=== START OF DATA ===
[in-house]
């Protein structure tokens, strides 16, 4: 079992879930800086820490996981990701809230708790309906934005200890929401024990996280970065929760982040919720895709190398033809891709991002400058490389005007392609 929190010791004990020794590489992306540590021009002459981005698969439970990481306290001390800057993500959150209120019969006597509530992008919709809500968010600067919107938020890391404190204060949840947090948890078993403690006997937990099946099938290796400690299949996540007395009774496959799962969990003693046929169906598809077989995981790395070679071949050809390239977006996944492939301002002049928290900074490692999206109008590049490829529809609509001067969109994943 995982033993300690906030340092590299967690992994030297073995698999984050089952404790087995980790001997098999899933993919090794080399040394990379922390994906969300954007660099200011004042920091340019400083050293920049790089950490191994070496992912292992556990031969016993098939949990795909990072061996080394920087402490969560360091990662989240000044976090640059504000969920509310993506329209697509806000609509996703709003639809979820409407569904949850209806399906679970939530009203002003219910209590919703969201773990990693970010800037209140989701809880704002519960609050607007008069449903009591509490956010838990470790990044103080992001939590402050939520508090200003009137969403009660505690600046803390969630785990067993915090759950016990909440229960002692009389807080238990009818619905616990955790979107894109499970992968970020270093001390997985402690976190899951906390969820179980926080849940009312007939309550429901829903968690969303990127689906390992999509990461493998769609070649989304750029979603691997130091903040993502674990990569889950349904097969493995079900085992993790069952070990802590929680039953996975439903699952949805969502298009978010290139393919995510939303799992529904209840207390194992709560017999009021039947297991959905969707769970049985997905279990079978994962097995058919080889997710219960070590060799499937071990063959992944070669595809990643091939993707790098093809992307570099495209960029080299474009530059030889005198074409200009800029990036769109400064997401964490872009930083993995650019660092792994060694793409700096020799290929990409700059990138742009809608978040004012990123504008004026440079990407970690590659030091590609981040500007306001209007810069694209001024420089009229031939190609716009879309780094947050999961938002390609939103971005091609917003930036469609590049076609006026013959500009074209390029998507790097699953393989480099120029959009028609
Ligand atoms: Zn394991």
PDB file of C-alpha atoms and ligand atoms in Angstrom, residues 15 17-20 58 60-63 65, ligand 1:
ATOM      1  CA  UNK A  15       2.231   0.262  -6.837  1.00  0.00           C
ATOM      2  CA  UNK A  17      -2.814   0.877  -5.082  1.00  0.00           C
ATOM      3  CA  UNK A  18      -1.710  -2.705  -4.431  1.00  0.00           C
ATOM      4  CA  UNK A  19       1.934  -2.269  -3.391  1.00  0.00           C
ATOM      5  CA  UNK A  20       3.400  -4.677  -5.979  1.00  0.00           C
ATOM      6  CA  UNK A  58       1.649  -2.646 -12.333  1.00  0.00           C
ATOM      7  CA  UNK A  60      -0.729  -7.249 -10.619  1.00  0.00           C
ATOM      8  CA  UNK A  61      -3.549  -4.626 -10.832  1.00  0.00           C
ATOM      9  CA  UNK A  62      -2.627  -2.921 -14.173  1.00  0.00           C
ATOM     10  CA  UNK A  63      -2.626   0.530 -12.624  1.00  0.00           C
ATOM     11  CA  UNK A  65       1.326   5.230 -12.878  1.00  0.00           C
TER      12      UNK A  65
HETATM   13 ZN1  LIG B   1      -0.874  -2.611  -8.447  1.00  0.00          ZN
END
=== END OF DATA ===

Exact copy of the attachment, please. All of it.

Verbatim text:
[in-house]
């Protein structure tokens, strides 16, 4: 079992879930800086820490996981990701809230708790309906934005200890929401024990996280970065929760982040919720895709190398033809891709991002400058490389005007392609 929190010791004990020794590489992306540590021009002459981005698969439970990481306290001390800057993500959150209120019969006597509530992008919709809500968010600067919107938020890391404190204060949840947090948890078993403690006997937990099946099938290796400690299949996540007395009774496959799962969990003693046929169906598809077989995981790395070679071949050809390239977006996944492939301002002049928290900074490692999206109008590049490829529809609509001067969109994943 995982033993300690906030340092590299967690992994030297073995698999984050089952404790087995980790001997098999899933993919090794080399040394990379922390994906969300954007660099200011004042920091340019400083050293920049790089950490191994070496992912292992556990031969016993098939949990795909990072061996080394920087402490969560360091990662989240000044976090640059504000969920509310993506329209697509806000609509996703709003639809979820409407569904949850209806399906679970939530009203002003219910209590919703969201773990990693970010800037209140989701809880704002519960609050607007008069449903009591509490956010838990470790990044103080992001939590402050939520508090200003009137969403009660505690600046803390969630785990067993915090759950016990909440229960002692009389807080238990009818619905616990955790979107894109499970992968970020270093001390997985402690976190899951906390969820179980926080849940009312007939309550429901829903968690969303990127689906390992999509990461493998769609070649989304750029979603691997130091903040993502674990990569889950349904097969493995079900085992993790069952070990802590929680039953996975439903699952949805969502298009978010290139393919995510939303799992529904209840207390194992709560017999009021039947297991959905969707769970049985997905279990079978994962097995058919080889997710219960070590060799499937071990063959992944070669595809990643091939993707790098093809992307570099495209960029080299474009530059030889005198074409200009800029990036769109400064997401964490872009930083993995650019660092792994060694793409700096020799290929990409700059990138742009809608978040004012990123504008004026440079990407970690590659030091590609981040500007306001209007810069694209001024420089009229031939190609716009879309780094947050999961938002390609939103971005091609917003930036469609590049076609006026013959500009074209390029998507790097699953393989480099120029959009028609
Ligand atoms: Zn394991």
PDB file of C-alpha atoms and ligand atoms in Angstrom, residues 15 17-20 58 60-63 65, ligand 1:
ATOM      1  CA  UNK A  15       2.231   0.262  -6.837  1.00  0.00           C
ATOM      2  CA  UNK A  17      -2.814   0.877  -5.082  1.00  0.00           C
ATOM      3  CA  UNK A  18      -1.710  -2.705  -4.431  1.00  0.00           C
ATOM      4  CA  UNK A  19       1.934  -2.269  -3.391  1.00  0.00           C
ATOM      5  CA  UNK A  20       3.400  -4.677  -5.979  1.00  0.00           C
ATOM      6  CA  UNK A  58       1.649  -2.646 -12.333  1.00  0.00           C
ATOM      7  CA  UNK A  60      -0.729  -7.249 -10.619  1.00  0.00           C
ATOM      8  CA  UNK A  61      -3.549  -4.626 -10.832  1.00  0.00           C
ATOM      9  CA  UNK A  62      -2.627  -2.921 -14.173  1.00  0.00           C
ATOM     10  CA  UNK A  63      -2.626   0.530 -12.624  1.00  0.00           C
ATOM     11  CA  UNK A  65       1.326   5.230 -12.878  1.00  0.00           C
TER      12      UNK A  65
HETATM   13 ZN1  LIG B   1      -0.874  -2.611  -8.447  1.00  0.00          ZN
END